Monday, May 31, 2010
Sunday, May 30, 2010
Great walk in Claremont Canyon yesterday. I am ashamed to admit that I have been to the top of Panoramic Way before. It is so close and the views are incredible! We saw Sara Orangetips, Loquin's Admirals, Anise Swallowtails, ringlets, and many other species of plants, birds, etc. For some reason the Chalcedon Checkerspot was posing for pictures, so I got a good picture of that one and posted it here. Jerry Powell did a great job of leading. I'll have to go back; it deserves another trip.
Saturday, May 29, 2010
The pink flowers of this plant with the common name Spanish Peaks look lovely with the purple lavender behind them. It is closely related to foxgloves, Digitalis purpurea. I really like the deep color of this flower, though, and it is a perennial, so it will live in the garden a lot longer. Plants in this genus are also known by such common names as Dead Man's Bells and Witches' Gloves because of the cardiac glycosides they contain. Depending on the dose, they can improve heart function (digitalin was first derived from this plant) or kill you. Although it has been in medical literature since the 1785, herbal preparations are no longer used since the size of the dose is so important and the plant varies in how much active ingredient it contains. The line between improvement and death is just too small. Such a pretty plant, but so sinister!
Friday, May 28, 2010
Yesterday, Andy and I went to Pacifica to do a butterfly presentation. We usually participate in the end-of-the-year butterfly festival at Sunset Ridge elementary school. This year was not our best. The kids are usually on the playground having snacks and getting their faces painted, and then come in for a few minutes to see live specimens and watch the video. This time, it was raining, so instead, we rotated between classrooms. In addition, one of the vases (otherwise known as a caterpillar cage) broke when Andy picked it up. It must have had some flaw. Glass scattered across the table and on the floor. Andy was bleeding. The kids REALLY wanted to get up close and see the disaster. I yelled at them to keep away. I was somewhat successful in my attempt at keeping them under control. People cleaned up, got Andy a Band-Aide, and we continued, somewhat behind schedule. But it worked out. All six kintergarten classes got to see the entire video and all the specimens. And, as usual, we got caught in rush hour traffic on the way back. It was not a fabulous experience, but we muddled through and got the job done. I would express a wish for things going better next time, but Joanie is retiring, so I think this was our last hurrah at Sunset Ridge.
Thursday, May 27, 2010
Flowers are nice. But sometimes it is not about the flowers. Like in this case. The white woolyness on the bright green leaves is a special kind of beautiful. Sometimes if you get up close to a plant and look at the details, it is just amazing. This plant wasn't labeled, but it looks like Verbascum thapsus to me. It has many common names, and many of them refer to the wooly quality I find so fascinating: feltwort, blanket mullein, velvet, Lady's blanket. This plant has been used as a medicinal herb. It is supposed to help with coughs, and used topically is supposed to improve the skin. I think I will stick with products I get at the store. For now.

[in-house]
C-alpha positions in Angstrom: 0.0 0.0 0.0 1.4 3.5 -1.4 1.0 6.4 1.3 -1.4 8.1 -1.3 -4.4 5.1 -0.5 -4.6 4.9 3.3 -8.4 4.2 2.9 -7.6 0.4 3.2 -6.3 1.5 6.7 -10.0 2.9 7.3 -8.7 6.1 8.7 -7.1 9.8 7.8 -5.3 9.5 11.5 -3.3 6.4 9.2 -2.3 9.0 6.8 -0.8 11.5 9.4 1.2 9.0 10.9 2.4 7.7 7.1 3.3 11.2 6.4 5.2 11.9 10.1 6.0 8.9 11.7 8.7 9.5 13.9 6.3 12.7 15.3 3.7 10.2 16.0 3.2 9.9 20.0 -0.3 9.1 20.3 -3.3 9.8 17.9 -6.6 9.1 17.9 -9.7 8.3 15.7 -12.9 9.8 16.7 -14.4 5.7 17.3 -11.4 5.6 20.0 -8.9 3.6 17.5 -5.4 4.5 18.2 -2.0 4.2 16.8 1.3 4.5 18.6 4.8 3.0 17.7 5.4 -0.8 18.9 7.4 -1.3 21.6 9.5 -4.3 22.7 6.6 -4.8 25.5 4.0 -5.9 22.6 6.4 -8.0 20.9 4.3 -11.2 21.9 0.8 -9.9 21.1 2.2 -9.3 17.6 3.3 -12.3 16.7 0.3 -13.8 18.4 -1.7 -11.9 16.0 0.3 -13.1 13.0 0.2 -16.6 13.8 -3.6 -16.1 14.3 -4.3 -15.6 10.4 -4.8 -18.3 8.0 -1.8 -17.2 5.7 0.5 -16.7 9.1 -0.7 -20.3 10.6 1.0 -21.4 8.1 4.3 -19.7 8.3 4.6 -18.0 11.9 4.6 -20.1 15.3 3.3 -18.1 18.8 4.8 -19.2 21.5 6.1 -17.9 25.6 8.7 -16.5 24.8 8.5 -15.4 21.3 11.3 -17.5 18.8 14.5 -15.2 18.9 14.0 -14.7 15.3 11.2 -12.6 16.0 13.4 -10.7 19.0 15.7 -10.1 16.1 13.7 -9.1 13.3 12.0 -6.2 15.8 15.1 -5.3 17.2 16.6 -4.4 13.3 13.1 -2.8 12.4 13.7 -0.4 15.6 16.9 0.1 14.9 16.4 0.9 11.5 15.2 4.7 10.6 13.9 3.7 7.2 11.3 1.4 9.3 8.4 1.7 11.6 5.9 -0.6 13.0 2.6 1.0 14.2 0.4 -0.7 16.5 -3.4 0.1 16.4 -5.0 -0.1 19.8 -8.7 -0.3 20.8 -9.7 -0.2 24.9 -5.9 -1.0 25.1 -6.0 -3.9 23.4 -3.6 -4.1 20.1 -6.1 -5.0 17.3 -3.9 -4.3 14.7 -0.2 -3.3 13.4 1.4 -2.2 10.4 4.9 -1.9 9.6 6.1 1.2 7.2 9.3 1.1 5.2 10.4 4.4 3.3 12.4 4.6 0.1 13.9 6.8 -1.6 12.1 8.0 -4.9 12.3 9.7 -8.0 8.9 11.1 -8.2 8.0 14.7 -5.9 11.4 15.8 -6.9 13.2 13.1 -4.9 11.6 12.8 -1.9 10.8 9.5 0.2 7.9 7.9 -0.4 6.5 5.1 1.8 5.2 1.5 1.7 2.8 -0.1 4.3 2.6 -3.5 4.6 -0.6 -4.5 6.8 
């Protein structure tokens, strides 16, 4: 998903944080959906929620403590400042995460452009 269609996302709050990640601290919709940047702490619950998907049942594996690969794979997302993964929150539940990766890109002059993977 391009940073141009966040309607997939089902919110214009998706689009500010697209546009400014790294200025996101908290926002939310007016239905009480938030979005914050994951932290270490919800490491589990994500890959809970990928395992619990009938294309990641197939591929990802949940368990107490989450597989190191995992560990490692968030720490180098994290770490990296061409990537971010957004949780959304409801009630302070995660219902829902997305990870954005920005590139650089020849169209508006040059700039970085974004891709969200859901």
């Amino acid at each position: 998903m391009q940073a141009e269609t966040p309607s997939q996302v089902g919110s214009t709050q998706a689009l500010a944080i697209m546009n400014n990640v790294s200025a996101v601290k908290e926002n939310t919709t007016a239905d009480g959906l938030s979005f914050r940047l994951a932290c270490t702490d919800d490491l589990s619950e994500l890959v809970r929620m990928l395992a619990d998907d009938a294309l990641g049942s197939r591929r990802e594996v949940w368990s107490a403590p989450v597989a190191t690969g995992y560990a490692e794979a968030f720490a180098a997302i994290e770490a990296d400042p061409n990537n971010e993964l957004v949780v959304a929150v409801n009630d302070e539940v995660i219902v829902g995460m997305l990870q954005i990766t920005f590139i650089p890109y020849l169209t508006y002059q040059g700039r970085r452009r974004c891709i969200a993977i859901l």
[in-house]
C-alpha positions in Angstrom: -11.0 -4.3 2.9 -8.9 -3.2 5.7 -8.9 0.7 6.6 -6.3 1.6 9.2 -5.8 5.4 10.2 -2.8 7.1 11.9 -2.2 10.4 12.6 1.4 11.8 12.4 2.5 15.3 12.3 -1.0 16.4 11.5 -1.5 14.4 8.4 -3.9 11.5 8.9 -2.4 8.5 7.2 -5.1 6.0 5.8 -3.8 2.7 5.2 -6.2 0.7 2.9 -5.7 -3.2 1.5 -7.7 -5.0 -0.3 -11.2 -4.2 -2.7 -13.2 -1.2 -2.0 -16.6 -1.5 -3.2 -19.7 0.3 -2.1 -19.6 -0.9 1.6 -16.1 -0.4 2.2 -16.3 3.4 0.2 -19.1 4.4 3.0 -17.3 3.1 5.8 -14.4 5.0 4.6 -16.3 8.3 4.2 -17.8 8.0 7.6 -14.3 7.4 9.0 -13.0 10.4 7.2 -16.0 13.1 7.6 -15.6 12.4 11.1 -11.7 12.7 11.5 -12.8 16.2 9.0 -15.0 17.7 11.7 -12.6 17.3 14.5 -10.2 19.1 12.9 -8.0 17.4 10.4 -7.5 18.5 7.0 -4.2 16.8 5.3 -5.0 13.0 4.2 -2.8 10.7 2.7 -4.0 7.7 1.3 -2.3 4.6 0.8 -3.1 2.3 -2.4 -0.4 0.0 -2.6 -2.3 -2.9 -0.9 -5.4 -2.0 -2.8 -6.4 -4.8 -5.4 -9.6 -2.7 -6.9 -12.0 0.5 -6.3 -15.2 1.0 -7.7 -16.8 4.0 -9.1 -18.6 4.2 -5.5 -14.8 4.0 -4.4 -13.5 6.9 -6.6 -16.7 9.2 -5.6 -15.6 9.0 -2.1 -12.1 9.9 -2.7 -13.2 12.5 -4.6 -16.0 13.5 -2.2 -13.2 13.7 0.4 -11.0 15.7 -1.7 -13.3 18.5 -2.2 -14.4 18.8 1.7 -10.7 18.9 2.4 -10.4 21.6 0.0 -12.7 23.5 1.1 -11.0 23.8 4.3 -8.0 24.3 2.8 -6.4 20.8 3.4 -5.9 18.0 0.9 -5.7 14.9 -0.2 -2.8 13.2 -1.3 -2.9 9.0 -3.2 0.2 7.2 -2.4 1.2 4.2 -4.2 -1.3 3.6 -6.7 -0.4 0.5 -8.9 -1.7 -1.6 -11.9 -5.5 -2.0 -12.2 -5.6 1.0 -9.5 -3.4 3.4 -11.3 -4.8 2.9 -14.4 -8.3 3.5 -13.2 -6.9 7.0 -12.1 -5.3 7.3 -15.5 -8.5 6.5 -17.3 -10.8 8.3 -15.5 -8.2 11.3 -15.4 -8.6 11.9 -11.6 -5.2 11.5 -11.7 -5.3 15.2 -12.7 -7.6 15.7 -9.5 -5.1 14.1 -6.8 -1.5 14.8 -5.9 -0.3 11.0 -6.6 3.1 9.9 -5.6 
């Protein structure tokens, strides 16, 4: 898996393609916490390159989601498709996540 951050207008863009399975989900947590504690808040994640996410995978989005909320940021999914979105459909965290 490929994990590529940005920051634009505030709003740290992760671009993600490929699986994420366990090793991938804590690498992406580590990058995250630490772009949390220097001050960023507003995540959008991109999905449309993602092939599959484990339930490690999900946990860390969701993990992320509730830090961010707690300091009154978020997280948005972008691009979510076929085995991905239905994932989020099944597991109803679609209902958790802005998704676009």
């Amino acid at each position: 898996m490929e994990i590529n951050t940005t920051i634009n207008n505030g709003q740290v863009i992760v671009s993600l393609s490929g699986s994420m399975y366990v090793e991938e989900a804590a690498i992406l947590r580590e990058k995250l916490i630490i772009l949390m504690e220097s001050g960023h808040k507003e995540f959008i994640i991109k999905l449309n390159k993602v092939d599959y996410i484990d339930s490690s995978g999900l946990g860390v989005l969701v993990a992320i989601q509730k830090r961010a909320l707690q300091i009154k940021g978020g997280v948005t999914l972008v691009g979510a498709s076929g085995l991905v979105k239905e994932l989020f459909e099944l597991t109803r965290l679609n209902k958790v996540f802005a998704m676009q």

Wednesday, May 26, 2010
This buckwheat has lovely soft yellow blooms held about a foot above a low mat of foliage. I love the color and form, but question the name. "Sulfur Flower???"?????!!! That is not the color of sulfur. The mineral if a brassy bright yellow, almost like that terrible oxalis weed. I suspect that this may be Eriogonum ersinum, Bear Buckwheat. I will have to ask someone at the UC Botanical Garden, where this picture was taken, if they know something about this plant that I don't. Maybe the sign was moved from its proper location. It is a mystery to me.
Tuesday, May 25, 2010
What an amazing flower! Like a bottlebrush, only more so. Blooming today at the UC Botanical Garden in Strawberry Canyon. The plant is named after the island where it grows, Poor Knight's Island, and it is an example of island ecology. The plants that grow on islands are often much larger, smaller or different from those on the mainland. This one is different in a big way!
Monday, May 24, 2010
The excitement today at the UC Botanical Garden was the Gopher Snake in the soil bin. At first I thought maybe it could be a rattlesnake, but it had no rattle. And I thought it might be alive, but it didn't move, even when we became noisy. So, finally, I decided I had to know if it was alive, and I touched it with a shovel. Dead. Then I used a shovel to pull it out of the soil. No head. REALLY DEAD. When Paul, our brave director, saw it, he said, "Oh that is just a gopher snake. I used to work with those. Then he picked it up and disposed of it. It is so nice sometimes to have a zoologist around. The botanists, horticulturalists and gardeners are fine, but sometimes you need someone who is comfortable with animals.
Friday, May 21, 2010
This is a Lorquin's Admiral that I raised a few years ago. The caterpillars are brownish and whitish and look sort of like bird poop. I guess this discourages birds from eating them. I post this now because I saw this butterfly at the UC Bot Garden yesterday, May 20. I hope we see more of them when I have my Butterfly Walk there on Tuesday. I am doing regular butterfly walks on the fourth Tuesday of the month. Also, there was a ceanothus moth there yesterday that many people enjoyed. I got some pictures of it, but it wasn't my camera, so I don't know if I am going to be able to post that.